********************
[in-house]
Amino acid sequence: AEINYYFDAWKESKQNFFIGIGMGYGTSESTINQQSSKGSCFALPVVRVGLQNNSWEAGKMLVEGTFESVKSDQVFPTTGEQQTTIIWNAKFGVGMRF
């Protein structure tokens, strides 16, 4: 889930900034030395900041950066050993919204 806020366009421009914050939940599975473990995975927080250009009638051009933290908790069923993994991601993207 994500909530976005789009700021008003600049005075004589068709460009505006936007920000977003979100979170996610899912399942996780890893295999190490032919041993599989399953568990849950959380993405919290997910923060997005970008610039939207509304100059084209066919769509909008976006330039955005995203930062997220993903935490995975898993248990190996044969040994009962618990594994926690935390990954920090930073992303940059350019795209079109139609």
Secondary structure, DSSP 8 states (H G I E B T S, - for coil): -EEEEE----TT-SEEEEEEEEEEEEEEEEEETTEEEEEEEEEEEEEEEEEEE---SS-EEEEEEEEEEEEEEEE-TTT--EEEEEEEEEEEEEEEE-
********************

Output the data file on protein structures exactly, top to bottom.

[in-house]
Amino acid sequence: AEINYYFDAWKESKQNFFIGIGMGYGTSESTINQQSSKGSCFALPVVRVGLQNNSWEAGKMLVEGTFESVKSDQVFPTTGEQQTTIIWNAKFGVGMRF
């Protein structure tokens, strides 16, 4: 889930900034030395900041950066050993919204 806020366009421009914050939940599975473990995975927080250009009638051009933290908790069923993994991601993207 994500909530976005789009700021008003600049005075004589068709460009505006936007920000977003979100979170996610899912399942996780890893295999190490032919041993599989399953568990849950959380993405919290997910923060997005970008610039939207509304100059084209066919769509909008976006330039955005995203930062997220993903935490995975898993248990190996044969040994009962618990594994926690935390990954920090930073992303940059350019795209079109139609």
Secondary structure, DSSP 8 states (H G I E B T S, - for coil): -EEEEE----TT-SEEEEEEEEEEEEEEEEEETTEEEEEEEEEEEEEEEEEEE---SS-EEEEEEEEEEEEEEEE-TTT--EEEEEEEEEEEEEEEE-